Prof Chris Ponting is Chair of Medical Bioinformatics and a Principal Investigator at the MRC Human Genetics Unit, Institute of Genetics and Molecular Medicine.
Multi-omics is the study of multiple genome-scale, often population-based, data sets and it lies at the heart of modern biomedical science. We are interested in carefully linking DNA variants to changes in molecules, processes, cells, organs and individuals. To do so we analyse high-throughput DNA, RNA abundance, DNA-binding, and phenotype (both human and model organism) data from primary tissues as well as from cell lines and single cells.
One focus of our research is on genes that are not used to make protein – so called long non-coding RNAs – particularly those that modulate mitochondrial function in different cells and tissues. Other projects are investigating the biology of single cells, specifically neurons, glia and thymic epithelial cells.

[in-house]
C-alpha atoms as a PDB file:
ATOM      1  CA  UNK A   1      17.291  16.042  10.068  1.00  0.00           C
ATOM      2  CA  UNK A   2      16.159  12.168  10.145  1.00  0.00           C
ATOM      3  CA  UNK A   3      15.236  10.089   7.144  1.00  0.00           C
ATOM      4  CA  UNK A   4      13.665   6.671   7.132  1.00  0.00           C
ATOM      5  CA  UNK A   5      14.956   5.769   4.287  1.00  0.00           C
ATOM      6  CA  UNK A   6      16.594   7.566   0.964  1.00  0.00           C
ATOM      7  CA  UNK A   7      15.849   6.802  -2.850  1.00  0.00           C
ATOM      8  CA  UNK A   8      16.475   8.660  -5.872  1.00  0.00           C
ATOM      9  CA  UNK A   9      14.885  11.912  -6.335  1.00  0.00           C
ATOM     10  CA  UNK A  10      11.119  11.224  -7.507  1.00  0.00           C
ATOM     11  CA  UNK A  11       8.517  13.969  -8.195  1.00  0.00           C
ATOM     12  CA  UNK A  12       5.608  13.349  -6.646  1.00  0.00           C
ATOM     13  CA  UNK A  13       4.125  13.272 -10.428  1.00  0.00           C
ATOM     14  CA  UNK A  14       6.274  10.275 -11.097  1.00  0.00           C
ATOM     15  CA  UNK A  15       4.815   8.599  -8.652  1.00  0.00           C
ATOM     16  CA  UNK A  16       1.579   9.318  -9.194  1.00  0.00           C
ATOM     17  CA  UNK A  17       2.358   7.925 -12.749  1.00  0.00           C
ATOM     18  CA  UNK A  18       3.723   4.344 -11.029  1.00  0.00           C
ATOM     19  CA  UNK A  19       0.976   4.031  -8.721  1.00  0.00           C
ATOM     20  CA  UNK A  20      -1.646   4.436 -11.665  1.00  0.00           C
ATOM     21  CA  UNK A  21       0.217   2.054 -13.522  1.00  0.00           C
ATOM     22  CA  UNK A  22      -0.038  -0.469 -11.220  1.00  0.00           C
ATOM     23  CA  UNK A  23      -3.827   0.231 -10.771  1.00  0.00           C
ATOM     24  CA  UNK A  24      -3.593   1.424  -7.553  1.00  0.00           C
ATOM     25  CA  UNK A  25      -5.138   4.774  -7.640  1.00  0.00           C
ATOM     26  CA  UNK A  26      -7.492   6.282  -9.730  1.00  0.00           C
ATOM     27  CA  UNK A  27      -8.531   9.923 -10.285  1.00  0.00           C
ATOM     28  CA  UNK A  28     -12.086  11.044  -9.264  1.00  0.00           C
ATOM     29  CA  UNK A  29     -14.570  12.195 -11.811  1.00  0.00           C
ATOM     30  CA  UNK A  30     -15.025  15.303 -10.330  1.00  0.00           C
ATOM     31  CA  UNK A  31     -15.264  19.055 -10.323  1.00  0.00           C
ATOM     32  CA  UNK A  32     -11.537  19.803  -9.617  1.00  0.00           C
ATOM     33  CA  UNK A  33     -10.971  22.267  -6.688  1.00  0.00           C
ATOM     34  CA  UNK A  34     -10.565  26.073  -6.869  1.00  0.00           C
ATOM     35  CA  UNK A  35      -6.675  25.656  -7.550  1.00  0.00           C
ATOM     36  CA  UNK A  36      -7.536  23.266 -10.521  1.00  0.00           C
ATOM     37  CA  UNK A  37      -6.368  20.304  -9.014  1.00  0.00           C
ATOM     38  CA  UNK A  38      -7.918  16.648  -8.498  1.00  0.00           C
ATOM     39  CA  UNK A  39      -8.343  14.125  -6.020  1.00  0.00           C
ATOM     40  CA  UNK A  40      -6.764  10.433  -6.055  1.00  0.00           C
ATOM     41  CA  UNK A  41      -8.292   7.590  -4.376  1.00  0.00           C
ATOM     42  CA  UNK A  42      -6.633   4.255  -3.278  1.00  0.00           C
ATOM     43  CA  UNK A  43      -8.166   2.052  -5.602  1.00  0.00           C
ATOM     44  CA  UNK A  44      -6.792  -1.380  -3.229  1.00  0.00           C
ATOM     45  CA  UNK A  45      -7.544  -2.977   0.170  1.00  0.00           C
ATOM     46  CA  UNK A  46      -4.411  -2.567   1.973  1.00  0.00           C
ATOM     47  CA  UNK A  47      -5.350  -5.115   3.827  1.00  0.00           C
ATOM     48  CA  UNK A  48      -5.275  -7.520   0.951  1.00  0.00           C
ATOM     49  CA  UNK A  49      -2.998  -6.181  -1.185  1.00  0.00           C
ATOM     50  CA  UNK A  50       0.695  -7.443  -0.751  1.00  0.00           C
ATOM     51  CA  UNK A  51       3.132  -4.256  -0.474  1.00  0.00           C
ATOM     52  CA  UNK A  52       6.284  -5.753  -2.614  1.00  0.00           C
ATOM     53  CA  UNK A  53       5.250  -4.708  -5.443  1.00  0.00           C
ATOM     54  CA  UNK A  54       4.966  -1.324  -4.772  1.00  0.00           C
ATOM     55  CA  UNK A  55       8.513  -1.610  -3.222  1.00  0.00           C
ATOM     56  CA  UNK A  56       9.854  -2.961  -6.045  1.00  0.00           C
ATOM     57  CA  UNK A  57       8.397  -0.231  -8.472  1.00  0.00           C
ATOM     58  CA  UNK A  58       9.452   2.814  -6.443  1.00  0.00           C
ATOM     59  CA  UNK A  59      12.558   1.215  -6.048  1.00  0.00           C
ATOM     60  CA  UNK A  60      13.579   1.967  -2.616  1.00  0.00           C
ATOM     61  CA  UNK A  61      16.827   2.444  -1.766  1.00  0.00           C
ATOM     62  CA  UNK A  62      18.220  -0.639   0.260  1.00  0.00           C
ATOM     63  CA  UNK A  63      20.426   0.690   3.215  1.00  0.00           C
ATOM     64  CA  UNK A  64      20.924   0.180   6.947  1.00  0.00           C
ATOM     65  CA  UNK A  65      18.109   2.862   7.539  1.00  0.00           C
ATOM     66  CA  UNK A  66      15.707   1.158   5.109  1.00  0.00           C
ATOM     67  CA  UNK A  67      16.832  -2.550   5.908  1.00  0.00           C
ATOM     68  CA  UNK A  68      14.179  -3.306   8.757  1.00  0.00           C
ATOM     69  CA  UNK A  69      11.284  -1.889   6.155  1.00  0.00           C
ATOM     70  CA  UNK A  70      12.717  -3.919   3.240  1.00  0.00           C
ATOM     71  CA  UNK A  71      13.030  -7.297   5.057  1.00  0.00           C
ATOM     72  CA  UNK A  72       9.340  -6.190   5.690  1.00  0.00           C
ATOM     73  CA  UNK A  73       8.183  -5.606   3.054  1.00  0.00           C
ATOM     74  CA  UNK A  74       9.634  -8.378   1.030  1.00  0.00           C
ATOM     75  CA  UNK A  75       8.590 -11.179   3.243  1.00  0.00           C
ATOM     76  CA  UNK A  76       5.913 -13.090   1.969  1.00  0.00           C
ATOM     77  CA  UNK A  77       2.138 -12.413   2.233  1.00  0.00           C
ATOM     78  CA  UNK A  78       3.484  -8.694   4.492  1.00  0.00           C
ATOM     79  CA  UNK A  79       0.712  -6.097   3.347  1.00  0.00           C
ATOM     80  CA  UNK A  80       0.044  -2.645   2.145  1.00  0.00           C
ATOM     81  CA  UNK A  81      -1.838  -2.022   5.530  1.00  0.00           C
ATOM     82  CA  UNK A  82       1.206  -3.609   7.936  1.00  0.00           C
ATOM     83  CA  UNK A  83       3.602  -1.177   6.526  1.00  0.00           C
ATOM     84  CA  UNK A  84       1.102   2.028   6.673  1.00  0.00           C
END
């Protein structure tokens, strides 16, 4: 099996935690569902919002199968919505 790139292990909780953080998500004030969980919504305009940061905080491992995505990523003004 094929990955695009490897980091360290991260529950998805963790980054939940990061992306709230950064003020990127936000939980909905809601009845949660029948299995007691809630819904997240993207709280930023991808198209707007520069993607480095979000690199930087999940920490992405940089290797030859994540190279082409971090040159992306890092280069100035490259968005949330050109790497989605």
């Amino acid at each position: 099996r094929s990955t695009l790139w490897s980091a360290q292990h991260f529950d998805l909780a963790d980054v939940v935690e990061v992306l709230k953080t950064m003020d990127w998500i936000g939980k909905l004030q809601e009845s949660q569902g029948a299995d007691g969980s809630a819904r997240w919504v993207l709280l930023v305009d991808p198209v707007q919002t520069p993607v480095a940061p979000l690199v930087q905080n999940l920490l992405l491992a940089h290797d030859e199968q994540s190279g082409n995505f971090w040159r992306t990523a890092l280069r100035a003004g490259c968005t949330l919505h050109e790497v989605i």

ME/CFS researchers are in need of hypotheses about disease initiation and progression that are founded upon robust and reproducible data. Until then, it will be important first to apply the predictive power of population genetics, and then to generate experimentally testable hypotheses using functional genomics. Population genetics is key.
This is because only it can provide definitive evidence on how susceptibility of ME/CFS is inherited which then should provide clues about what physiological processes have become dysfunctional and in what cells. Functional genomics – which includes multi-omics – is a toolkit used to investigate a wide-ranging set of hypotheses. I would be keen to apply my group’s long-standing computational and experimental experience in these areas to defining the molecular pathology of ME/CFS.